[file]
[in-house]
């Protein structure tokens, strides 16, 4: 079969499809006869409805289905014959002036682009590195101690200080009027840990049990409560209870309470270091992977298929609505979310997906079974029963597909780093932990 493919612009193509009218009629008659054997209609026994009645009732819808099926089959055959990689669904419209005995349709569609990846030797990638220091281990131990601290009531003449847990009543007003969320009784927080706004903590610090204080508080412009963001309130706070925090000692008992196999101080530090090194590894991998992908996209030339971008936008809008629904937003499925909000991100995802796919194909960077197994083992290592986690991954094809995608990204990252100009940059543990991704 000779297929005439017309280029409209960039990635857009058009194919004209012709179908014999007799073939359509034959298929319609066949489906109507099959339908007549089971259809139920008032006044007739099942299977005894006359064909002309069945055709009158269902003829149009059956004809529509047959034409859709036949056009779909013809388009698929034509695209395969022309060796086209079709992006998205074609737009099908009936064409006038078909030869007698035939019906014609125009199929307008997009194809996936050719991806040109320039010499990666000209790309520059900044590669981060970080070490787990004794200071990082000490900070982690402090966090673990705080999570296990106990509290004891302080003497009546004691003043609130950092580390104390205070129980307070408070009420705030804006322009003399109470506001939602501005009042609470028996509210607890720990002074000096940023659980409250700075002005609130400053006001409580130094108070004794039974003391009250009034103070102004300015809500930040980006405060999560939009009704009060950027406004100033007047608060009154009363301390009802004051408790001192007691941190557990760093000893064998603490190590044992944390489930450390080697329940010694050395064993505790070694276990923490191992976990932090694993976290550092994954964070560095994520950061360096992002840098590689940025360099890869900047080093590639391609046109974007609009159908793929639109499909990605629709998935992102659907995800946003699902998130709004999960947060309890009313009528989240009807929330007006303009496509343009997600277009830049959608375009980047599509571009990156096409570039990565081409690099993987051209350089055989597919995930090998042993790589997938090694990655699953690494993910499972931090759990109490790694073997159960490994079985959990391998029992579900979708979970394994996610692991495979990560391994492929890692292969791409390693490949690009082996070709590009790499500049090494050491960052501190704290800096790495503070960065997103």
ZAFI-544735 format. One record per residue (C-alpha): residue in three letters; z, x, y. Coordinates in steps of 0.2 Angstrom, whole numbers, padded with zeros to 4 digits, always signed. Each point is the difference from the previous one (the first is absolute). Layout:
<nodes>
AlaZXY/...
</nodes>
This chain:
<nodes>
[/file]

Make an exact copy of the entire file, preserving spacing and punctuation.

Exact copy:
[in-house]
């Protein structure tokens, strides 16, 4: 079969499809006869409805289905014959002036682009590195101690200080009027840990049990409560209870309470270091992977298929609505979310997906079974029963597909780093932990 493919612009193509009218009629008659054997209609026994009645009732819808099926089959055959990689669904419209005995349709569609990846030797990638220091281990131990601290009531003449847990009543007003969320009784927080706004903590610090204080508080412009963001309130706070925090000692008992196999101080530090090194590894991998992908996209030339971008936008809008629904937003499925909000991100995802796919194909960077197994083992290592986690991954094809995608990204990252100009940059543990991704 000779297929005439017309280029409209960039990635857009058009194919004209012709179908014999007799073939359509034959298929319609066949489906109507099959339908007549089971259809139920008032006044007739099942299977005894006359064909002309069945055709009158269902003829149009059956004809529509047959034409859709036949056009779909013809388009698929034509695209395969022309060796086209079709992006998205074609737009099908009936064409006038078909030869007698035939019906014609125009199929307008997009194809996936050719991806040109320039010499990666000209790309520059900044590669981060970080070490787990004794200071990082000490900070982690402090966090673990705080999570296990106990509290004891302080003497009546004691003043609130950092580390104390205070129980307070408070009420705030804006322009003399109470506001939602501005009042609470028996509210607890720990002074000096940023659980409250700075002005609130400053006001409580130094108070004794039974003391009250009034103070102004300015809500930040980006405060999560939009009704009060950027406004100033007047608060009154009363301390009802004051408790001192007691941190557990760093000893064998603490190590044992944390489930450390080697329940010694050395064993505790070694276990923490191992976990932090694993976290550092994954964070560095994520950061360096992002840098590689940025360099890869900047080093590639391609046109974007609009159908793929639109499909990605629709998935992102659907995800946003699902998130709004999960947060309890009313009528989240009807929330007006303009496509343009997600277009830049959608375009980047599509571009990156096409570039990565081409690099993987051209350089055989597919995930090998042993790589997938090694990655699953690494993910499972931090759990109490790694073997159960490994079985959990391998029992579900979708979970394994996610692991495979990560391994492929890692292969791409390693490949690009082996070709590009790499500049090494050491960052501190704290800096790495503070960065997103």
ZAFI-544735 format. One record per residue (C-alpha): residue in three letters; z, x, y. Coordinates in steps of 0.2 Angstrom, whole numbers, padded with zeros to 4 digits, always signed. Each point is the difference from the previous one (the first is absolute). Layout:
<nodes>
AlaZXY/...
</nodes>
This chain:
<nodes>